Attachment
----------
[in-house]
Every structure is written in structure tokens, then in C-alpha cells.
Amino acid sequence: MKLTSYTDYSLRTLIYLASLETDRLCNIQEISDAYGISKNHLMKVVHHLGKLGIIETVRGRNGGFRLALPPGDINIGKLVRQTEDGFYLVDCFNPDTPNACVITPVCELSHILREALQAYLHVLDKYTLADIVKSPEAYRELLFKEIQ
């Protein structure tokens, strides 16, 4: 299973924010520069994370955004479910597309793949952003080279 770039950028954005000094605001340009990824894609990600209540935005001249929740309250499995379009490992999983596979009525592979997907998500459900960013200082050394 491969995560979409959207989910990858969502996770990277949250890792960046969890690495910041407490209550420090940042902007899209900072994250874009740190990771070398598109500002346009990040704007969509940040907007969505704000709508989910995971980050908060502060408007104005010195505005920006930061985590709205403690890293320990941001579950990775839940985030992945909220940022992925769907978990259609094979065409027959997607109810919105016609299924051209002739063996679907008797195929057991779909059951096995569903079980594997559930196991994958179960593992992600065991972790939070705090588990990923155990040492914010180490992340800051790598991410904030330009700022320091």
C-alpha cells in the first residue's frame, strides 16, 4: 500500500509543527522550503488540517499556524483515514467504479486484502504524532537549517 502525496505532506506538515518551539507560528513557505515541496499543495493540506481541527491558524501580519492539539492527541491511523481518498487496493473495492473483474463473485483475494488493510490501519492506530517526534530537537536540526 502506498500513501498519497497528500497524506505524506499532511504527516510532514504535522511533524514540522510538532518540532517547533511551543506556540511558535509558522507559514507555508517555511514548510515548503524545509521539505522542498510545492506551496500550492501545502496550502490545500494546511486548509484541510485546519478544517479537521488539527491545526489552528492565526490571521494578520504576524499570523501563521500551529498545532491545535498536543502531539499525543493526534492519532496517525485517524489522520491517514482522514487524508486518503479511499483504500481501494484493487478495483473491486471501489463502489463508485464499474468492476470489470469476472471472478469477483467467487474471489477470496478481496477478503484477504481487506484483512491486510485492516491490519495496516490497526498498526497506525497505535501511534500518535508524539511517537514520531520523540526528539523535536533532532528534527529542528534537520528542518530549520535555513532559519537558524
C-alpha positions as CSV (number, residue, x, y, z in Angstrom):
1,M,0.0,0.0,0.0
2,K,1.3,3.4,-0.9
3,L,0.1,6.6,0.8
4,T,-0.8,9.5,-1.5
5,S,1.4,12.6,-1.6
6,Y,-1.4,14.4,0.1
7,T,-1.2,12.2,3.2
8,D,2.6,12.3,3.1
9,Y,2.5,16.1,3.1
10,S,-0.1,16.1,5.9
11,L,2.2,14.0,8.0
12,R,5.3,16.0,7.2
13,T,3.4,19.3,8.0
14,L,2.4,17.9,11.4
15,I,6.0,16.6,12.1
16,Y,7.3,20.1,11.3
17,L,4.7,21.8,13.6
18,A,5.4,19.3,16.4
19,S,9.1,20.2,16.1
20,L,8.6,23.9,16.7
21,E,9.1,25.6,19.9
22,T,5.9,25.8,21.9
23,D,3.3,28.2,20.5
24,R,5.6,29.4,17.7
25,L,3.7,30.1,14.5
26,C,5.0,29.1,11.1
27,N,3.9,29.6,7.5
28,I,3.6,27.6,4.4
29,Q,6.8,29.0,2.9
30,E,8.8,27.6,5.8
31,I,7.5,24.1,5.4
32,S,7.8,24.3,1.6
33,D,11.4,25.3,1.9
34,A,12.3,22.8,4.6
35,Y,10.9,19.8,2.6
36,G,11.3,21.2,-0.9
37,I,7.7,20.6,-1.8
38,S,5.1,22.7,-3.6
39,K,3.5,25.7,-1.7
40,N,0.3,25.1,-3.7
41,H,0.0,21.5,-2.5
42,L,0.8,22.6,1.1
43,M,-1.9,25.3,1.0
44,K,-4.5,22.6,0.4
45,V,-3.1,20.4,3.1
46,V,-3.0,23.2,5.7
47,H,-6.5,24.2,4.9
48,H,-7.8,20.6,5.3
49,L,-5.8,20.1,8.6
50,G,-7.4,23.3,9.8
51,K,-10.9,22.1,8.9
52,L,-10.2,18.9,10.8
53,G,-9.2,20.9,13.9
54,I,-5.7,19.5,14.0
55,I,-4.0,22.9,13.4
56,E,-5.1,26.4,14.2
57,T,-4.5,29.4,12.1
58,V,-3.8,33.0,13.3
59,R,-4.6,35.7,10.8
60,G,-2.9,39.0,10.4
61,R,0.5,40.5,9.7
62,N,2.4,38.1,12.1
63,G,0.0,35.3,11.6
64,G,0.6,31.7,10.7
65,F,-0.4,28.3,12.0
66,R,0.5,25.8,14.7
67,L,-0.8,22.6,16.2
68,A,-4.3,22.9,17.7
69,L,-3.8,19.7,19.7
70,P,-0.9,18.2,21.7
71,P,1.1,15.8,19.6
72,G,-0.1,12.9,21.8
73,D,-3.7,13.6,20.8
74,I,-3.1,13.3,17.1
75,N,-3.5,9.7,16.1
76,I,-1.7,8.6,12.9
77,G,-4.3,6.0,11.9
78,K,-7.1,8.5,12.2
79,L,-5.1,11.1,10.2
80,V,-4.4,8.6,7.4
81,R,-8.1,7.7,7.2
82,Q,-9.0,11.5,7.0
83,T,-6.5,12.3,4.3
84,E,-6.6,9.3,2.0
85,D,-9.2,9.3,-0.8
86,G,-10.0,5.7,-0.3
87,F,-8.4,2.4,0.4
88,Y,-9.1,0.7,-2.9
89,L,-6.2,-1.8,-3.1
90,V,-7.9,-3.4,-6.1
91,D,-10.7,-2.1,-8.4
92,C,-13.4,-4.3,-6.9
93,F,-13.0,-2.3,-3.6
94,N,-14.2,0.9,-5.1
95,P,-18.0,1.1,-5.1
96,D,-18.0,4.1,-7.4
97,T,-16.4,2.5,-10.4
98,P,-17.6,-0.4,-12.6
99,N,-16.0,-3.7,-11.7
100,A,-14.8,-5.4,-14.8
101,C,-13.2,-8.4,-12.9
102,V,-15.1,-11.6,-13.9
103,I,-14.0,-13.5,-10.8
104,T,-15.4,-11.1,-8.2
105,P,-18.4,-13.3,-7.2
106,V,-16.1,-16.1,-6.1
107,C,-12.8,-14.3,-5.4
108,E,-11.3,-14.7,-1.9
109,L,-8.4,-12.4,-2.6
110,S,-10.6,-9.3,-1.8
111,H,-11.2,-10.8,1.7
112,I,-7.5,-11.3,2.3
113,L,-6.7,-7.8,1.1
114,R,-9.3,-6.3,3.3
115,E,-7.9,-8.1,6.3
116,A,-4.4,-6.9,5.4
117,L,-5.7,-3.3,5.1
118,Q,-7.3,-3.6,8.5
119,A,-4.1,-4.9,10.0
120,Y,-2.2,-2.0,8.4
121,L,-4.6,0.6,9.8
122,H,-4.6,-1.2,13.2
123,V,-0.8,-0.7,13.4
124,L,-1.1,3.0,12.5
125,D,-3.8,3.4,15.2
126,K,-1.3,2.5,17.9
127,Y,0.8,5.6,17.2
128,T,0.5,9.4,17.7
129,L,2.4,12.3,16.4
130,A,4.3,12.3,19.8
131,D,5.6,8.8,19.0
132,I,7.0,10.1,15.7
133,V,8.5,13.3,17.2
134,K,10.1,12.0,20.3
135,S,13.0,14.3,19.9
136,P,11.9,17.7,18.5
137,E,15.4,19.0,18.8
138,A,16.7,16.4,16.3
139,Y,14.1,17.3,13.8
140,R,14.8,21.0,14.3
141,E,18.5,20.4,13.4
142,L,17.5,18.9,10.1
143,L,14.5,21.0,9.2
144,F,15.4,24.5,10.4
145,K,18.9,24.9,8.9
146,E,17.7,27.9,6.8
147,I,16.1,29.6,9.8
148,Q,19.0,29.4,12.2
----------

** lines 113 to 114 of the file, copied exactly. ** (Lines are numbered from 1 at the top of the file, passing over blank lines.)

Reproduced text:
107,C,-12.8,-14.3,-5.4
108,E,-11.3,-14.7,-1.9